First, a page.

The changes could come easier, though, because so many of his players have been through this before.

"It's a lot easier because we have more guys back," Huggins said. "Last year was hard because we had stuff going on everywhere and we couldn't fix everything. I think our guys now have got such a better idea of what we want and what is expected of them that we can kind of, I think, maybe start fine-tuning things better because we're not dealing with so much all at once."

There is even experience in disguise for the Mountaineers. One of the four new players is Matt Humphrey, a senior who transferred from Boston College and who has also played at Oregon. A year ago, Humphrey played for the Eagles in the Atlantic Coast Conference and was second on the team in scoring (10.3 points per game) and 3-point baskets (55) while leading the team in minutes per game (30.3) and steals (34).

Humphrey was the first person off the bench Tuesday. After him was Noreen, a 6 foot, 10 inch sophomore who played seven games as a freshman in 2010-11 before taking a medical redshirt and then 23 games last season before another season-ending injury. He played 12 minutes per game and averaged just 2.2 points and 2.7 rebounds, but Huggins valued his wherewithal on the floor. He had eight points and seven rebounds in the exhibition.

"The truth of the matter is we were 15-6 and 5-2 (in the Big East) and Kevin Noreen went down," Huggins said. "Everyone probably looked and thought he only got however many points per game and gave us however many minutes, but we could rest (Kevin Jones) and Deniz.

"We couldn't do that at all without him. I know Deniz at the end of the year had a hard time changing ends of the floor. We didn't have subs. If we can stay healthy, I think we have as good a chance as anybody else."

The glaring negative was perimeter shooting. The Mountaineers were just 1 of 9 from 3-point range in the first half and only Keaton Miles, who was 0-for-7 last season, made one. They finished 1-for-14, though Huggins believes that will be stronger this season than it was last season, when WVU shot an all-time low 29.8 percent.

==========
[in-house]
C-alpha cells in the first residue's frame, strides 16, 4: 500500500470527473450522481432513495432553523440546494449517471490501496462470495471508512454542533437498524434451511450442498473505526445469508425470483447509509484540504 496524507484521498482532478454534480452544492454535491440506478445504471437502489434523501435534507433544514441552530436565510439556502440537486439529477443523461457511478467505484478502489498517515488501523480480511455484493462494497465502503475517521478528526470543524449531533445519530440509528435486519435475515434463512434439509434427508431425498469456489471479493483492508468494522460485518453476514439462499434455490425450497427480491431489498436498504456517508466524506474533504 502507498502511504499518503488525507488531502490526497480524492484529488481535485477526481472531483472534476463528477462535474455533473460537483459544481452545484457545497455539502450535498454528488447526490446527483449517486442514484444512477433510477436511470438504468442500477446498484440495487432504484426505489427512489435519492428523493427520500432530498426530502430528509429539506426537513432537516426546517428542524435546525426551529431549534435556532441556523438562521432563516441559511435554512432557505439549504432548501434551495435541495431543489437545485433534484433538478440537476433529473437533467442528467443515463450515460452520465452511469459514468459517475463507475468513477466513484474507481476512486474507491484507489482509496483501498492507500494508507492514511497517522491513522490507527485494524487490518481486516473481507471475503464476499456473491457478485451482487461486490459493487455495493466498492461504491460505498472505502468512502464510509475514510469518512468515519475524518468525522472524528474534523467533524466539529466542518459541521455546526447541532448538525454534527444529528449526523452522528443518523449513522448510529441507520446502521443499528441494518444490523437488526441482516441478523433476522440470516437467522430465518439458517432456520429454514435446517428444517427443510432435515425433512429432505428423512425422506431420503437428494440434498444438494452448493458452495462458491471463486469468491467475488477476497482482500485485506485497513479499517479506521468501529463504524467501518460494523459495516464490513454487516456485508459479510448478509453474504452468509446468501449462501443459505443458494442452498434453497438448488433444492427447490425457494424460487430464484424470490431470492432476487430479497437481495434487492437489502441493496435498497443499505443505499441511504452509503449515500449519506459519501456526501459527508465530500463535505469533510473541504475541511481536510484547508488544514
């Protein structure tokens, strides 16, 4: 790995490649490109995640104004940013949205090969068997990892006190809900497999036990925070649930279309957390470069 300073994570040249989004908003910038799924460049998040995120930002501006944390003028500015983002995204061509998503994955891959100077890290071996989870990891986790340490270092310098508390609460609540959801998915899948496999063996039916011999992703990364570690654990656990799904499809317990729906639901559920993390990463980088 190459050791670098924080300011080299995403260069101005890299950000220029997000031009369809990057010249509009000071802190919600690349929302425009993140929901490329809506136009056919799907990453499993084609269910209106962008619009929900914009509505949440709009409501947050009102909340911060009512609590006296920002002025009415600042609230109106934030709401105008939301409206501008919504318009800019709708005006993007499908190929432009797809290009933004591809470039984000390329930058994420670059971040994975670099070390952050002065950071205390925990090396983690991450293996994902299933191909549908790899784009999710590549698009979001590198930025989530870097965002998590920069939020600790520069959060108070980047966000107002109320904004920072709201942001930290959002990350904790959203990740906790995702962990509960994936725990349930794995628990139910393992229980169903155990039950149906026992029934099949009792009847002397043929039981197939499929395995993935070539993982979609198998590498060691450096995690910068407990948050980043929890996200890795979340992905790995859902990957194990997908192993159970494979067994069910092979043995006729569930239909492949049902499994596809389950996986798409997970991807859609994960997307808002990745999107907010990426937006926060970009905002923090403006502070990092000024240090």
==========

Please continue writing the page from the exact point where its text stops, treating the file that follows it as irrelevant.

Freshman Terry Henderson scored more than 3,300 points in high school in Raleigh, N.C., and made 47 percent of his 3-pointers as a senior. Freshman Eron Harris didn't have a senior year quite up to his standards in Indianapolis, but made 37 percent of his 3-point attempts as a junior, when he emerged in the second half of the season.

Huggins said Hinds and Humphrey have shot well in practice and sophomore Aaron Brown was sharp recently before suffering a thumb injury.

"I chalk a lot of it up to shot preparation," said Huggins, who was critical of Hinds and sophomore Gary Browne, the guards who combined for 1-for-11 shooting, one assist and seven turnovers. "I think we'll have to go back and look at the film, but a lot of the ones I looked at, when I looked at their feet, it was terrible. They had no chance to make it. The shot preparation was just awful.

"But one reason shot preparation is awful is because you never know if you're the open guy if they're going to pass you the ball. You should know if you're the open guy they're going to pass you the ball instead of putting their head down and trying to force it through three or four people."

Contact sportswriter Mike Casazza at or 304-319-1142. His blog is at